On tap this month are:
To begin our monthly exploration of the night sky in the east, you can take a slide down Andromeda’s Couch to Mirfak and the Bow of Perseus in the northeast – that is, you can if you learned how to find Andromeda’s Couch last month. If that’s new to you, ignore it for now and simply start by looking for the “Bow” of three bright stars rising low in the northeast.
To find it, go out about an hour after sunset and watch the bright stars emerge. It may take a few minutes to see the bow clearly, but what you are looking for is three stars in a vertical arc, with the middle one – Mirfak – the brightest. How big an arc are we talking about? Just make a fist and hold it vertically at arm’s length, and your fist should just cover these three stars. How high? The bottom one should be about a fist above the horizon. Here’s a chart modified from Starry Nights Pro software.
Click image for larger version. (Derived from Starry Nights Pro screen shot.)
Click image for larger version. (Derived from Starry Nights Pro screen shot.)
For a printer friendly version of this chart go here.
The bow asterism is the core of the constellation Perseus. Now if you want to be a stickler about mythology, Perseus usually is not depicted with a bow – he wields a sword instead, which he is holding in his right hand high over his head, while in the left hand he holds the severed head of Medusa. Here’s how the 1822 “Urania’s Mirror” depicted him.
- Perseus – click for a larger version.
Oh boy – and if you can see all that in these stars, then you have a very vivid imagination. I never would have learned the night sky if I had to try to trace out these complex constellations as imagined by ancient cultures and depicted in star guides up until fairly recently. And for the purposes of helping you find your way around the night sky I think remembering the “Bow of Perseus” is easier.
Getting sharp about brightness
As you start to learn the stars, it may surprise you how precise you can be about their brightness. At first you may have difficulty just telling a first magnitude star from a second, but if you get to know Algol, the “Demon Star,” I bet you’ll find that you can quickly become quite sophisticated in assessing brightness and shaving your estimates down to as little as a tenth of a magnitude. So let’s take a closer look at the Bow and three bright stars in this region – Mirfak, Algol, and Almach.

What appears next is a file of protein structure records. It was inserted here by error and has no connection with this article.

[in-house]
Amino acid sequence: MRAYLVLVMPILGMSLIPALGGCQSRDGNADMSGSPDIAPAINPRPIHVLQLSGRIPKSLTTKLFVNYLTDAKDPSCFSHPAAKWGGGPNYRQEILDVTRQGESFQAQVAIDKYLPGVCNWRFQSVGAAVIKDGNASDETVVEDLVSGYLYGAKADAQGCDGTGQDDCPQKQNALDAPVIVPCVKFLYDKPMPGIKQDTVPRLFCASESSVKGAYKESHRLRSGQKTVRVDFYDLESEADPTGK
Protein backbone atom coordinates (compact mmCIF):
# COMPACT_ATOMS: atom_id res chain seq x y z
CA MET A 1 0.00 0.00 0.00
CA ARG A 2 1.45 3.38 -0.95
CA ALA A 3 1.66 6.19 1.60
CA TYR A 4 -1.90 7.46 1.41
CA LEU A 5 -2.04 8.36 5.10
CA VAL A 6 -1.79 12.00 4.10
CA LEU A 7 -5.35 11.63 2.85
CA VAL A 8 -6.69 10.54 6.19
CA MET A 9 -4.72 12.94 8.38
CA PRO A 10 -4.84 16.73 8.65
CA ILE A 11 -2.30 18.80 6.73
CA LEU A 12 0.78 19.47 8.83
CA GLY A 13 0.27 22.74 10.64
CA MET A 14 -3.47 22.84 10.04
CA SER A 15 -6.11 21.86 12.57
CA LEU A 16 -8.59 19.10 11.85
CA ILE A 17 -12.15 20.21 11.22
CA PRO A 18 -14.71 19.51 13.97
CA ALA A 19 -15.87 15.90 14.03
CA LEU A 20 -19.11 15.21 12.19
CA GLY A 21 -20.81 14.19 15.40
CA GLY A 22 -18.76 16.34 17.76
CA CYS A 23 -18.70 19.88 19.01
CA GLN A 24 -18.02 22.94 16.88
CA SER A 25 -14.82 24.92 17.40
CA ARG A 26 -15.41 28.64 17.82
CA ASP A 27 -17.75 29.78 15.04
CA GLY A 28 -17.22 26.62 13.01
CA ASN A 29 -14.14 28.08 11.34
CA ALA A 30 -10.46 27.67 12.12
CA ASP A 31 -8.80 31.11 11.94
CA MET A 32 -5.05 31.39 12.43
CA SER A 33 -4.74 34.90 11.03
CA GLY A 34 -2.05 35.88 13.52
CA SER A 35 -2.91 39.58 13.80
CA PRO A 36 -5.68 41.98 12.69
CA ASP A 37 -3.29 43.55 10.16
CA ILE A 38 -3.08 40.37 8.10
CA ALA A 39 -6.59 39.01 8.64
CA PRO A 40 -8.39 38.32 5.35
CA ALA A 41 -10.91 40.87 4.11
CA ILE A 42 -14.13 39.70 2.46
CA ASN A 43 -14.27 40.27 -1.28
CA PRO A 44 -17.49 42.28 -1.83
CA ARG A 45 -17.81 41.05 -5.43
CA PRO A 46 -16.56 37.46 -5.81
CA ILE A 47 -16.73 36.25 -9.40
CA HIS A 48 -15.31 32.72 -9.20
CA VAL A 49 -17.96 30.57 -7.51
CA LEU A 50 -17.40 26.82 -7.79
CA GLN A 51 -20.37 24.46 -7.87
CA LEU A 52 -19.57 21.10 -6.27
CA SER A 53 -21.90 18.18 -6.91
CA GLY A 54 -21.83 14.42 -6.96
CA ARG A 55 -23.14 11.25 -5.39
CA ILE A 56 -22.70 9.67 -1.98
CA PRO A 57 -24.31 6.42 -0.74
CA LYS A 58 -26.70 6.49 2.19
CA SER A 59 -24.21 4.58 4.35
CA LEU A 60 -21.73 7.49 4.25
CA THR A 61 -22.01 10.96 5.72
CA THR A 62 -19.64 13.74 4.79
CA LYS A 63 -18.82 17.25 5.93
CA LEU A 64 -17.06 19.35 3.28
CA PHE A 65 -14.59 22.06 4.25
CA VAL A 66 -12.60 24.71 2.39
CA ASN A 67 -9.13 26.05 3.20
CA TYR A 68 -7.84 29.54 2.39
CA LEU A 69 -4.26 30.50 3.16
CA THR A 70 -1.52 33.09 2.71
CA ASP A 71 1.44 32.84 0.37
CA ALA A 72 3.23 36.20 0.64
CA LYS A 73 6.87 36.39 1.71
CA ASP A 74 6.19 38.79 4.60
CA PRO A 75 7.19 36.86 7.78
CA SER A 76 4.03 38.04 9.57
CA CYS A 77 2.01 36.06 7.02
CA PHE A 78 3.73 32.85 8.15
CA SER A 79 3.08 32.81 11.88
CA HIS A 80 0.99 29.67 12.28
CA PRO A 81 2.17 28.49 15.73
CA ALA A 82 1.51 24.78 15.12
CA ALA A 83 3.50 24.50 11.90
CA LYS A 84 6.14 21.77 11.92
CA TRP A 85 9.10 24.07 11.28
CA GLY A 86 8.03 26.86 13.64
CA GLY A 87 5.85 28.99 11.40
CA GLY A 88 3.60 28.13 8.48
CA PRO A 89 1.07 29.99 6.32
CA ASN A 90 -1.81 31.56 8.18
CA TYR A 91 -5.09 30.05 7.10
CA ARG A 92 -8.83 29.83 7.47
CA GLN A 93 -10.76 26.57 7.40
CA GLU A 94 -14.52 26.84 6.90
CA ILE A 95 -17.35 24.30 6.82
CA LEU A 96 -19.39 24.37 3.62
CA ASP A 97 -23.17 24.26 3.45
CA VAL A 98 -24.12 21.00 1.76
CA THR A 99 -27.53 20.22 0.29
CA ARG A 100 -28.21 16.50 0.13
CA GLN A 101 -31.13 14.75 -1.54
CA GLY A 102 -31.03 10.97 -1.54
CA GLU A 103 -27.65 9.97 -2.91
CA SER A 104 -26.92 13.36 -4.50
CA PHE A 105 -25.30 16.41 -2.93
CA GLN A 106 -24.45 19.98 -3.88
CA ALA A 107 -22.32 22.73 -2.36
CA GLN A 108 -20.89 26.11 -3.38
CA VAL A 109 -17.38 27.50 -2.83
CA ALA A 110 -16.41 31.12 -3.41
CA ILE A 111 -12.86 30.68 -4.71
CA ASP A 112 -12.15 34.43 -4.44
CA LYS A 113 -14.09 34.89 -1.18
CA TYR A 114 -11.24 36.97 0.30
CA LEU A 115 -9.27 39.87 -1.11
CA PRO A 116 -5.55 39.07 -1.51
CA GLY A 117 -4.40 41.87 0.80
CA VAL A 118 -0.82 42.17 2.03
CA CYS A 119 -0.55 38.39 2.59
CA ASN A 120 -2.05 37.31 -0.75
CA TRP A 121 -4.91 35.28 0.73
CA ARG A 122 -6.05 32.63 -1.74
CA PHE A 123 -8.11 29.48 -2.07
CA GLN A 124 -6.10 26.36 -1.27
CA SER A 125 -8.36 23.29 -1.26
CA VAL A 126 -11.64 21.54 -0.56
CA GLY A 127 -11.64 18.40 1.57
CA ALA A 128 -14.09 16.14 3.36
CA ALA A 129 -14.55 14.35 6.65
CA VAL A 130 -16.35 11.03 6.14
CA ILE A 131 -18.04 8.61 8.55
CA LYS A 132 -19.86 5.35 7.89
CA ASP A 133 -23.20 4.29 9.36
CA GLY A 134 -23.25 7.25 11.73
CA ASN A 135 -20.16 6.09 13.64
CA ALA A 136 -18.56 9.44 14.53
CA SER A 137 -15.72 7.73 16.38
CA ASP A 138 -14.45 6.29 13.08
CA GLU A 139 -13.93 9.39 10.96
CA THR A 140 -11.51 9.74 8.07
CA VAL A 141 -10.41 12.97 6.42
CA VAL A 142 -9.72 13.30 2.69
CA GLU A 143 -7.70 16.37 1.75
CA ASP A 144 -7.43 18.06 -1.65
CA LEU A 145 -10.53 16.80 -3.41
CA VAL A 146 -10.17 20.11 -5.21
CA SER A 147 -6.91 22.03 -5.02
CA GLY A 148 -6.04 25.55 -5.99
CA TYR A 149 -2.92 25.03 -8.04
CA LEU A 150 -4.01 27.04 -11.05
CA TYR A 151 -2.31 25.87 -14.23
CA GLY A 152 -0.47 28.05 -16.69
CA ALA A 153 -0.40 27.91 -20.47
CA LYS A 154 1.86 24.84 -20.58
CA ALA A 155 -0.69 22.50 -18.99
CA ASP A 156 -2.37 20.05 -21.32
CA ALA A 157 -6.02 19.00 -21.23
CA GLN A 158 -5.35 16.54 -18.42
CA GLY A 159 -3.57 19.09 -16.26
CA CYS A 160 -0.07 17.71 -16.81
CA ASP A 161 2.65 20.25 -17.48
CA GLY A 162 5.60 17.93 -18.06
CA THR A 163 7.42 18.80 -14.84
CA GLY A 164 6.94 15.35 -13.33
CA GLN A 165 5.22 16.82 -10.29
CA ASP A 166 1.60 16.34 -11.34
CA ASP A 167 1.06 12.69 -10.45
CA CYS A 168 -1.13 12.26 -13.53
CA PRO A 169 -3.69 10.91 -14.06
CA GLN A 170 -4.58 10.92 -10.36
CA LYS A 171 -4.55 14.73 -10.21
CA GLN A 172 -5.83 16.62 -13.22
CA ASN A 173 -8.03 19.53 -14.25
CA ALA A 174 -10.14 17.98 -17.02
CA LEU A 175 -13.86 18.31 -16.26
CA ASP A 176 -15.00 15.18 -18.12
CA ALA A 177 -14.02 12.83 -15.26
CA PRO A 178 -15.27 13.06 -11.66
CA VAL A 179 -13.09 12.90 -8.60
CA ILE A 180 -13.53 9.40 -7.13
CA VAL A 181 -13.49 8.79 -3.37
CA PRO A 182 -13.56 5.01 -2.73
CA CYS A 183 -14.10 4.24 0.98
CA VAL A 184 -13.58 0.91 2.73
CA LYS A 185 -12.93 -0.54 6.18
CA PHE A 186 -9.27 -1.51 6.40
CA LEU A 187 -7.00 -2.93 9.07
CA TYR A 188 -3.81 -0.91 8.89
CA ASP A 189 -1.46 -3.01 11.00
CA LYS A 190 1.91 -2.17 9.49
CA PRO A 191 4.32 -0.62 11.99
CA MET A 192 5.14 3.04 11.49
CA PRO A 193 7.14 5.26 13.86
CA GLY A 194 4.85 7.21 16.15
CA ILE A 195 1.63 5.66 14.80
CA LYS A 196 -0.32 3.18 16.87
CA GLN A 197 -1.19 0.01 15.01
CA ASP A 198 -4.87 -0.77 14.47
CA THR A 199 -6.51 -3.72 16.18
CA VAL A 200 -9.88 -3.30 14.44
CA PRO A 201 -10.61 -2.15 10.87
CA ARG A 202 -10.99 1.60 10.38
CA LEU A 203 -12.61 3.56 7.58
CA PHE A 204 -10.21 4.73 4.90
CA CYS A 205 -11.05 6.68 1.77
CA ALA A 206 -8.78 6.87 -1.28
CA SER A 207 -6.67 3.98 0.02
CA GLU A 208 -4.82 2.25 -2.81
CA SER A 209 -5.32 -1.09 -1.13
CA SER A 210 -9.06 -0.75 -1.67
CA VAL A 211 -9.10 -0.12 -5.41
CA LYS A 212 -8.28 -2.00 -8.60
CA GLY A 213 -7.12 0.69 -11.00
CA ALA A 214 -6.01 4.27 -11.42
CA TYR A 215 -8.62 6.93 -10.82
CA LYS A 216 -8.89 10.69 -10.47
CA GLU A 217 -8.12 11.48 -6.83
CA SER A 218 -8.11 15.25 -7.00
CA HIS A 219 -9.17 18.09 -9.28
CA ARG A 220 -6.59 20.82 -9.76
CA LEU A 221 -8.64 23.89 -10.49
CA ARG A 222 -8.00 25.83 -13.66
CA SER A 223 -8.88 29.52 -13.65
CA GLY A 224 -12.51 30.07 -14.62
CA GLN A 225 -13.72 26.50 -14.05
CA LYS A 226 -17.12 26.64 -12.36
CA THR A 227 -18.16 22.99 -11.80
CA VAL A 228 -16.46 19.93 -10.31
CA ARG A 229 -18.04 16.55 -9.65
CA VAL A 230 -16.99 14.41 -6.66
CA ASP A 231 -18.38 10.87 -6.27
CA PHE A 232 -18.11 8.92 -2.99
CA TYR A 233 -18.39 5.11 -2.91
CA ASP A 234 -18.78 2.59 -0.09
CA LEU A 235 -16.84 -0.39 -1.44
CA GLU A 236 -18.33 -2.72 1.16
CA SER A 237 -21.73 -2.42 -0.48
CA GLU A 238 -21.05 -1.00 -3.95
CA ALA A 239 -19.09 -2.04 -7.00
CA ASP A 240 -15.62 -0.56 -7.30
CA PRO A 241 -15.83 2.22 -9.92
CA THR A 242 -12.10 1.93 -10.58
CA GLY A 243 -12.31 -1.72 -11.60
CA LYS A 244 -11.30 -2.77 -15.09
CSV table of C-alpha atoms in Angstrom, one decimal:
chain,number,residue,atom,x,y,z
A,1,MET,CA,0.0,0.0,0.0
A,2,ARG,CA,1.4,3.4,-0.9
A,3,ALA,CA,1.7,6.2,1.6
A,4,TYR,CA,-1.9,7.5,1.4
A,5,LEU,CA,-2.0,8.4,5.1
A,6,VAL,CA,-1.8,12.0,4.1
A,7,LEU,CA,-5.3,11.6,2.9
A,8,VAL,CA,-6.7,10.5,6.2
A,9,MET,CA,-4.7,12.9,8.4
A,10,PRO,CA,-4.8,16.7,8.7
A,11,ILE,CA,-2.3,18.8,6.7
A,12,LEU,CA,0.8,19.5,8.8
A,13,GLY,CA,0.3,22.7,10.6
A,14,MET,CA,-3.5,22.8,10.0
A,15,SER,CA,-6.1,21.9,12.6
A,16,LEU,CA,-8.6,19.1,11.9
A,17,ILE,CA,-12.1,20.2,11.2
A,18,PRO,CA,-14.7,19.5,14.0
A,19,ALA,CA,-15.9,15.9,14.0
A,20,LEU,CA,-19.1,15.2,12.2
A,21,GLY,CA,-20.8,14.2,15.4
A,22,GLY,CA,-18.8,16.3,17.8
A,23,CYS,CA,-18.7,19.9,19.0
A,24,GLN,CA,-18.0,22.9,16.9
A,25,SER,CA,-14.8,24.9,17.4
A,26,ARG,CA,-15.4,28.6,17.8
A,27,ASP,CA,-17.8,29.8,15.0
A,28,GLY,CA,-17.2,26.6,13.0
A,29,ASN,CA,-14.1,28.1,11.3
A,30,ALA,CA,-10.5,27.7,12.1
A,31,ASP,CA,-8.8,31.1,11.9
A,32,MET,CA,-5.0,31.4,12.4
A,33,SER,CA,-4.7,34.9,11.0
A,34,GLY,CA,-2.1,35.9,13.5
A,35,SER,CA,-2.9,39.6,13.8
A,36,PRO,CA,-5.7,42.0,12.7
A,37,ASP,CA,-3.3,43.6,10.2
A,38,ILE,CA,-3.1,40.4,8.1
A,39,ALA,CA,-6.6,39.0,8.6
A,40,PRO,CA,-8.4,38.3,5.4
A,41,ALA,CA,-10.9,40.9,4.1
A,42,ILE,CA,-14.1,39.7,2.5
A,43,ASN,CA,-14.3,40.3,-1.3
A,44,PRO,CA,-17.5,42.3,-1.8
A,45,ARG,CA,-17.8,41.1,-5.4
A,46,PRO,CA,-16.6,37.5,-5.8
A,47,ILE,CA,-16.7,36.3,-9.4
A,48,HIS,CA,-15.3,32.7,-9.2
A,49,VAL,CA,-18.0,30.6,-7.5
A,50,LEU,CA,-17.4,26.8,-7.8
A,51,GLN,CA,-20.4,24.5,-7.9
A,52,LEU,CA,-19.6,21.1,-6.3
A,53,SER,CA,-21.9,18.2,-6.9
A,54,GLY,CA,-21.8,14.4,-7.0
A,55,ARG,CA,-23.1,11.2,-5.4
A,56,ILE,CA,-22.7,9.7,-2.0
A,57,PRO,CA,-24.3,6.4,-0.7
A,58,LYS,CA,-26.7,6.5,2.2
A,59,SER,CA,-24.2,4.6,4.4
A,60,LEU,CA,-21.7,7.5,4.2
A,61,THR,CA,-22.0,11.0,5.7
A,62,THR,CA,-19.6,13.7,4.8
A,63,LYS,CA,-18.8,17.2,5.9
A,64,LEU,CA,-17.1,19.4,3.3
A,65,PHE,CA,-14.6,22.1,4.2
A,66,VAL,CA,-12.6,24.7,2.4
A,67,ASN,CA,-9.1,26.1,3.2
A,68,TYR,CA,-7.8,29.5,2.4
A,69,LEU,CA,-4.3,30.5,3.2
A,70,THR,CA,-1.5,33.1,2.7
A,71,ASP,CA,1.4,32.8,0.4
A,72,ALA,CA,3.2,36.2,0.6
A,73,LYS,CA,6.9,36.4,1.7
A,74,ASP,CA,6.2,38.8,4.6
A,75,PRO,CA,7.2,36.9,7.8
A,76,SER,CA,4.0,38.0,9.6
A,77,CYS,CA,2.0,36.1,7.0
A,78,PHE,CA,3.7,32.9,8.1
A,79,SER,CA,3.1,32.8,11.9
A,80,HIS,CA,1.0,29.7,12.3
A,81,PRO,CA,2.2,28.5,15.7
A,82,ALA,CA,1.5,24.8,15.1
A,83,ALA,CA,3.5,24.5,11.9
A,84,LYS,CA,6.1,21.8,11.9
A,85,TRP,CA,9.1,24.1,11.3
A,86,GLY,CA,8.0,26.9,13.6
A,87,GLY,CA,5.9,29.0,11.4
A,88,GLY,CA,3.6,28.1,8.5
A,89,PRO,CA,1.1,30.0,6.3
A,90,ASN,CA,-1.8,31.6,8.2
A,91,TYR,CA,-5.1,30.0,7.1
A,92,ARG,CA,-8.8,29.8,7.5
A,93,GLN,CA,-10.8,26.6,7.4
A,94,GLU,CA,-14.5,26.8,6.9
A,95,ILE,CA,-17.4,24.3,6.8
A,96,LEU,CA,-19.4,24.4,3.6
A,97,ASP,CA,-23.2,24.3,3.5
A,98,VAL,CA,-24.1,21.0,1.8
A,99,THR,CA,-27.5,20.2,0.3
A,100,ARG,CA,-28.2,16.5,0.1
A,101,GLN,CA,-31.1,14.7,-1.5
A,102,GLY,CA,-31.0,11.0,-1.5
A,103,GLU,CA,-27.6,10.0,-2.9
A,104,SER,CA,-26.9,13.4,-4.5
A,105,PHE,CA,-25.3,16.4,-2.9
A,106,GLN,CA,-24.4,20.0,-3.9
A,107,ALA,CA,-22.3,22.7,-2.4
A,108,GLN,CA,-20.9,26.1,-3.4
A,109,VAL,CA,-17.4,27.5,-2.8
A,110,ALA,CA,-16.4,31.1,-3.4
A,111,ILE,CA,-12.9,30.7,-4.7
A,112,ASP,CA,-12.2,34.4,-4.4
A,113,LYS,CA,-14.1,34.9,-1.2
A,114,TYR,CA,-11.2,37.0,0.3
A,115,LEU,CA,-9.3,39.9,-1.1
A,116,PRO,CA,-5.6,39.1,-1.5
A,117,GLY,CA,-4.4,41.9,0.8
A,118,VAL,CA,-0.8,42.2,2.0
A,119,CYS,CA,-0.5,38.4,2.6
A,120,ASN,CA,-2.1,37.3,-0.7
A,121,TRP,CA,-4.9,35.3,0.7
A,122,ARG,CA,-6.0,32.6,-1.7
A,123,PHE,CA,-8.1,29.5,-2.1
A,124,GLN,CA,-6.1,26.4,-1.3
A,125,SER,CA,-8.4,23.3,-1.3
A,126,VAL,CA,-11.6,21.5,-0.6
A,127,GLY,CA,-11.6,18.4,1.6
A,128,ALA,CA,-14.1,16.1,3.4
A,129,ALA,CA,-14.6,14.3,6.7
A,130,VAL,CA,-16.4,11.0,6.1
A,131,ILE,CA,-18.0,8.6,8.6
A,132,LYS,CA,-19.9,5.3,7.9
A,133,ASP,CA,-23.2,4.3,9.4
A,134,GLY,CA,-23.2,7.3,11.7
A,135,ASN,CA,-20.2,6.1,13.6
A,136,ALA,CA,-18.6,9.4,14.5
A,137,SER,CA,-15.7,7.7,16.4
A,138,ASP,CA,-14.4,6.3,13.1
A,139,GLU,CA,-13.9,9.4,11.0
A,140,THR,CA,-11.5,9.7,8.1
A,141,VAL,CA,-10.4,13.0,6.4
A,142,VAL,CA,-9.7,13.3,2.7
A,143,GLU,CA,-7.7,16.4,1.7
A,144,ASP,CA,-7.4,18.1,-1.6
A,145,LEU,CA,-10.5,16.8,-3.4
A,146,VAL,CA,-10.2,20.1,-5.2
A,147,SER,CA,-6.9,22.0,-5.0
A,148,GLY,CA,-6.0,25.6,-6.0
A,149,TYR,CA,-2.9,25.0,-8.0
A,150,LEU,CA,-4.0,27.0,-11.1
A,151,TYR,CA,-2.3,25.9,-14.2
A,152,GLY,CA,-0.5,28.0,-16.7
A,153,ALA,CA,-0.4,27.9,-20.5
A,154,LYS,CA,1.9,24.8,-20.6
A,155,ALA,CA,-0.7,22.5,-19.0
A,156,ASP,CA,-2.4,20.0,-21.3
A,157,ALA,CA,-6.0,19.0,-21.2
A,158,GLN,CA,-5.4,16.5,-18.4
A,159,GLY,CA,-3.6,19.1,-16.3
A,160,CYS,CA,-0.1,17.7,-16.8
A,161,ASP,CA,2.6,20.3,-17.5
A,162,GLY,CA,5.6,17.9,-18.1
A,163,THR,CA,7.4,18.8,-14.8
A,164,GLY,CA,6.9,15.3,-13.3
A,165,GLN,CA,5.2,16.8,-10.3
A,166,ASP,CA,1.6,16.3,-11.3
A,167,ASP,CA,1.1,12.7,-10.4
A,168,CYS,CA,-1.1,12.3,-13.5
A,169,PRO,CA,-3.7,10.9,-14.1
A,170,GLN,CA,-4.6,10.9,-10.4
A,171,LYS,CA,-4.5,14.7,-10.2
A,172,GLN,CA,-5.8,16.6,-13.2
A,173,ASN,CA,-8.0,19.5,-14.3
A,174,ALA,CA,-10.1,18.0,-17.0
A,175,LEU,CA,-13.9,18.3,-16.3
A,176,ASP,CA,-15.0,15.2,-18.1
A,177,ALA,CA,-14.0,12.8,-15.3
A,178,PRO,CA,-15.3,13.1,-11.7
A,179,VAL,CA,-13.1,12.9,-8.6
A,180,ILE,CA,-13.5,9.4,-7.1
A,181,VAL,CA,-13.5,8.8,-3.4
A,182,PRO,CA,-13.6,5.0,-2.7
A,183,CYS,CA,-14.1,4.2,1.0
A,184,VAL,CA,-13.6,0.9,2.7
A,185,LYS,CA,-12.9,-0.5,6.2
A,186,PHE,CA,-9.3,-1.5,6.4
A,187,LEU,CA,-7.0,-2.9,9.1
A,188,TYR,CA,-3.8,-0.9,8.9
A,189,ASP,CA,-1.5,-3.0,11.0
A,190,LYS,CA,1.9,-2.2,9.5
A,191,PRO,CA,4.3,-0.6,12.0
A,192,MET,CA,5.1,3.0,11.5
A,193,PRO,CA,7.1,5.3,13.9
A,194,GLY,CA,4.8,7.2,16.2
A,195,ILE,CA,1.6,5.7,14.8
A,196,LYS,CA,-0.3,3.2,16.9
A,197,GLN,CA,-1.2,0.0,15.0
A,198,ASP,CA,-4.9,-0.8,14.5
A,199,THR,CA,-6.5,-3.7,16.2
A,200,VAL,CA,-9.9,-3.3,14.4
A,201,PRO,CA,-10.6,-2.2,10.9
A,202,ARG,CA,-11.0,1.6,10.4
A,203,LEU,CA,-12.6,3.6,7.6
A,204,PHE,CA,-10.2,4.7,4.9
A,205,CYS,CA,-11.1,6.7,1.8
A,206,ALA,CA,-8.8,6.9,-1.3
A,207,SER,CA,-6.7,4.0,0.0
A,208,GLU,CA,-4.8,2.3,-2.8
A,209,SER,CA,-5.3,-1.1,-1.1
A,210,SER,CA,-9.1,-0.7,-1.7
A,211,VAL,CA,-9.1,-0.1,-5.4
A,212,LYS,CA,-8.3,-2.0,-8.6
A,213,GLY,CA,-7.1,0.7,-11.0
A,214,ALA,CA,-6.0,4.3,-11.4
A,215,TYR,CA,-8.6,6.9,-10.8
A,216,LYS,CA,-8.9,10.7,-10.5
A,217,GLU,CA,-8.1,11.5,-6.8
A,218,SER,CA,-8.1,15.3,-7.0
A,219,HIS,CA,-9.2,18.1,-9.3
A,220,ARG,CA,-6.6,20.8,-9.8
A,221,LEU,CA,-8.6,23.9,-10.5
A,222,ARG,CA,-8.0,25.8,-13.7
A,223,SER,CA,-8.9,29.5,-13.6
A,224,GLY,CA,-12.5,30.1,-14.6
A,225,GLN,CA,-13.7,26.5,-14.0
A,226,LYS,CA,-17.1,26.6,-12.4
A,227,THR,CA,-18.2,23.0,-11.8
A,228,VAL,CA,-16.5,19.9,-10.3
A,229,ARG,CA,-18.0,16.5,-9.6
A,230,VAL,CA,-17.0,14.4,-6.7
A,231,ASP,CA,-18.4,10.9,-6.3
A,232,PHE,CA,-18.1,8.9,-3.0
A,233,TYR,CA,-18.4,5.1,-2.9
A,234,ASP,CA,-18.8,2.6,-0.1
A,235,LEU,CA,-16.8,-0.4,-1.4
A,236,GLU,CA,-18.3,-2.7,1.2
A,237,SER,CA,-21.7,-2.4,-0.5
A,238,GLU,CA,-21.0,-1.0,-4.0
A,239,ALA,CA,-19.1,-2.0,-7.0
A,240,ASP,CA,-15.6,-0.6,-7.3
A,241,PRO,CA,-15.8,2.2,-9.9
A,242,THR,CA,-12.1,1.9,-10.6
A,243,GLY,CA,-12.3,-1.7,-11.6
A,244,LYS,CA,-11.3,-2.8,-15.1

Imagine a star that regularly varies in brightness every few days – that’s what Algol does. Exactly every 2 days, 20 hours, and 49 minutes it begins a 10-hour period where its brightness dims more than a full magnitude. If you look during the right two hours, you’ll catch it at or near its dimmest – and most of the rest of the time you’ll catch it at or near peak brightness. And it’s quite easy to judge. But first let’s find it. Here’s the chart we’ll use.
Notice how Algol makes a very nice triangle with two companions, and all three stars are close to the same brightness – Almach, the northern-most star in Andromeda’s Couch; Mirfak, the central star in the Bow of Perseus; and Algol. Algol is called the “Demon Star” because it varies in brightness – and, of course, it marks the head of Medusa. Gazing directly at her turned onlookers to stone according to Greek mythology – but I hope that doesn’t worry you because I’m going to ask you to stare directly at her – or at least at Algol! In fact, that relates to our first challenge: Go out any clear night and study these three stars and decide which is the brightest. Two are equal in brightness, but one is a tad brighter than the other two. Which is it? Algol? Mirfak? Almach? (The answer is at the end of this post so you can ignore that answer until you actually have an opportunity to test yourself.)
However . . .
Because Algol is a variable, sometimes when you look at it, Algol will actually be significantly dimmer than either Mirfak or Almach. In fact, there’s a reasonable chance it will be dimmer than either of Mirfak’s two fainter companions that make up the Bow of Perseus. If, when you test yourself, this is the case, congratulations! Make note of the date and time. But that’s not the test – just fun! For the test you want the “normal” condition, which has these three nearly the same in brightness.